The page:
Instead of seeing the professionals they knew and loved (or hated) from the staged shows, the players in the WPT events were virtual unknowns who very few cared about. At one point, there was even a cable station devoted completely to poker, but that has long been shut down. Poker on television is still big in Europe since there was no ban there, but the players Europeans focus on are different than in the U.S. More Europeans know the names Ivan Luca and Fedor Holz but don't identify with the top two WPT players, James Romero and Sam Panzica. But, because more poker is shown on TV in Europe, poker enthusiasts there follow the up-and-comers and top current players, unlike Americans.
There was a big concern that enrolments at the WSOP beginning 2011 would take a huge tumble since Americans could no longer win satellites at the poker sites and not many are willing or able to pay $10,000 for a seat, but signups have been steady. Land-based poker rooms and European-based poker sites began offering more satellites and a lot of people began to team up with friends and family to split the cost of a poker seat. Without question the number of true amateurs like Chris Moneymaker in 2004 dropped, but experienced poker players still signed up. The number of enrolments has been consistently over 6,000 and 2017 had the most entrants since 2010. But if you mention the names Ryan Riess, Martin Jacobson or Joe McKeehen to Americans on the street, few people other than real poker enthusiasts will know or care that they won the WSOP main event in recent years.
And it's not just poker on television or cable that has taken a tumble in the U.S., but land based poker as well. To the casinos, the important thing isn't viewership but actual participation at the casinos' poker rooms. And interest in poker games and tournaments has tanked. After Moneymaker's win, it seemed everyone began to play Texas Hold 'em stateside and players began seeking places to play. Even though it has never been a big money earner for casinos, most Nevada casinos increased the size of their poker rooms to keep patrons interested and staying in their establishments.
In 2002 Las Vegas casinos had just 144 poker tables, but by 2007 that number increased to 405 tables and over 900 statewide. But, after 2011 interest declined and casinos started paring down their poker rooms. Caesars Palace, Tropicana and a few others began cutting their poker rooms and at the beginning of this year the number of tables dropped to 320. And poker tournaments in Nevada are few and far between. In April of this year Monte Carlo closed all its 8 tables and other smaller casinos are following suit. So, the total number of tables is down 25% from a decade ago. And talking to other Las Vegas executives I've been told that number will continue to decline: "We can no longer justify keeping open space for poker tables that are rarely used. We expect our poker room will be gone by 2018," a director at a medium sized Las Vegas casino told me recently.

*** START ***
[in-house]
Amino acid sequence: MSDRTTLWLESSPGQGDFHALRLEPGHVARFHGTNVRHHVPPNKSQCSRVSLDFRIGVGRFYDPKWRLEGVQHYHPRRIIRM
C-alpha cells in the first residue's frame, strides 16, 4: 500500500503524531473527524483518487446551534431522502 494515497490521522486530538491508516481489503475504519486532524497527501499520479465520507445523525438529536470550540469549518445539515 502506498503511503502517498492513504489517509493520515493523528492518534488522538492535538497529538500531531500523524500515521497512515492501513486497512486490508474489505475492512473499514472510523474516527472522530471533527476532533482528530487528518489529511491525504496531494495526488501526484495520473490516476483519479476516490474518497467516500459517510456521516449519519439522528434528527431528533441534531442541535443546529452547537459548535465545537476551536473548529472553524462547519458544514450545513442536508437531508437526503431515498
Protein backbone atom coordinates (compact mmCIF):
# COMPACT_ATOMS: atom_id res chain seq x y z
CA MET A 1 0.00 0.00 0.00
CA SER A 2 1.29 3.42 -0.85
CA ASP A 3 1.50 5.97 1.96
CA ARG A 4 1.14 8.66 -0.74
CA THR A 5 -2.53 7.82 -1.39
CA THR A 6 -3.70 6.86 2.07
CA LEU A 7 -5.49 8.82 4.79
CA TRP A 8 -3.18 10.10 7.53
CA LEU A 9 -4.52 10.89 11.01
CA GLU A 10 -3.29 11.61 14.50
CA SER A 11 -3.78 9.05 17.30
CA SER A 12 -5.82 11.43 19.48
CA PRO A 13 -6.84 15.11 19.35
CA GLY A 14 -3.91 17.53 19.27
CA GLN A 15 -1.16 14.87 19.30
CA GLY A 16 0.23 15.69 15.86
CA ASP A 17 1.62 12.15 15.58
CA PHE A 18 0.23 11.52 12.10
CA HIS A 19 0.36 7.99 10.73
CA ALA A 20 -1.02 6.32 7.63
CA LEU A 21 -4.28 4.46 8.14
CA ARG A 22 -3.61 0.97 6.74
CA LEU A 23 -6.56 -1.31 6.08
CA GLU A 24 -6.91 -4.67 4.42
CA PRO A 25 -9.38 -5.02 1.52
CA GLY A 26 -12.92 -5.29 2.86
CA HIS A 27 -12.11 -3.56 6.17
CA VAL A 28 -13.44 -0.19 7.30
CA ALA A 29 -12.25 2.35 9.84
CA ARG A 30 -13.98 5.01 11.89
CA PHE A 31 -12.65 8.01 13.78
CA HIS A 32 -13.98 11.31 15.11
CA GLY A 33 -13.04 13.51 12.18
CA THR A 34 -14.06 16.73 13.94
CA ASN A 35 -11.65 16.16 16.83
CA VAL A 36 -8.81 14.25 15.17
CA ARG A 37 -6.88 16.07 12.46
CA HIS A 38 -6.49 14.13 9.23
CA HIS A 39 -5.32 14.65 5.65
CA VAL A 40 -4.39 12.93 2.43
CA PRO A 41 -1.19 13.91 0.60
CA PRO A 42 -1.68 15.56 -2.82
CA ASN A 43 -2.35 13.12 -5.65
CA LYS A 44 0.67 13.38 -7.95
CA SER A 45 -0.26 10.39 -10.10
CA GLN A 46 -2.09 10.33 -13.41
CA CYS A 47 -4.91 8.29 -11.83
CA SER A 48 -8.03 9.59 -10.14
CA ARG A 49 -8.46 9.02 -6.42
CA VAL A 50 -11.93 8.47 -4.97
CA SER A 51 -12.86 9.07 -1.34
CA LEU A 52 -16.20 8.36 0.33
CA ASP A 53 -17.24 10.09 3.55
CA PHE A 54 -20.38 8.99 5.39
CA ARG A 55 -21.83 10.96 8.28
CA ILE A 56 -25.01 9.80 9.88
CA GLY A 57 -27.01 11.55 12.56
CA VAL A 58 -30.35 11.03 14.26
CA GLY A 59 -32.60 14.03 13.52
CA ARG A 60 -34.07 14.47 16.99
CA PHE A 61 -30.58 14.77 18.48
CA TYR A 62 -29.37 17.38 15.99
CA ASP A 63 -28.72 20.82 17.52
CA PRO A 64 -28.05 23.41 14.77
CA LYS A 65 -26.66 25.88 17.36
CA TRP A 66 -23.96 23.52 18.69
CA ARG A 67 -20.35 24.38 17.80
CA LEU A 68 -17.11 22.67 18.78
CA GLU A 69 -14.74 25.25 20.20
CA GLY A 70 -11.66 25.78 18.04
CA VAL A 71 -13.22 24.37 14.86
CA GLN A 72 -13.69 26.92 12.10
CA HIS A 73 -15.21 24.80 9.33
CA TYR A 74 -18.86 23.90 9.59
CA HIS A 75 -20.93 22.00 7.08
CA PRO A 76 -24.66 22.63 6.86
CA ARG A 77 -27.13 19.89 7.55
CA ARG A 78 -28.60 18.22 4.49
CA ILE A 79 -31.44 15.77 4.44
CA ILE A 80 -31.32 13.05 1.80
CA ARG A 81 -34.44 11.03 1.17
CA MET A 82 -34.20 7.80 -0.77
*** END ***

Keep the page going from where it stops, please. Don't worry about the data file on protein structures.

And it's not just Nevada that has seen a lack of interest, but New Jersey as well. Despite all the fanfare, online poker interest in New Jersey has been very poor. Online casino gambling has done quite well, but poker is another story. Even with PokerStars getting a New Jersey license to operate, interest is low.
According to Pokerscout.com less than 200 cash players are playing at PokerStars NJ at any time and less than 600 players are online at all the available Internet poker rooms statewide. And Zynga poker, the Facebook app that was getting almost 250,000 players just 5 years ago, is down to about a quarter of that number today.
Poker interest has always gone in cycles but never to the extent that it has recently. In 2006, it seemed that the sky was the limit for anyone holding a poker license. Today they are wondering how much longer it will be before they hit bottom. No doubt 2018 will see a large signup at the WSOP again, after all, becoming an overnight millionaire is every gambler's dream. But don't expect many people outside of the tournament to know or care about the outcome.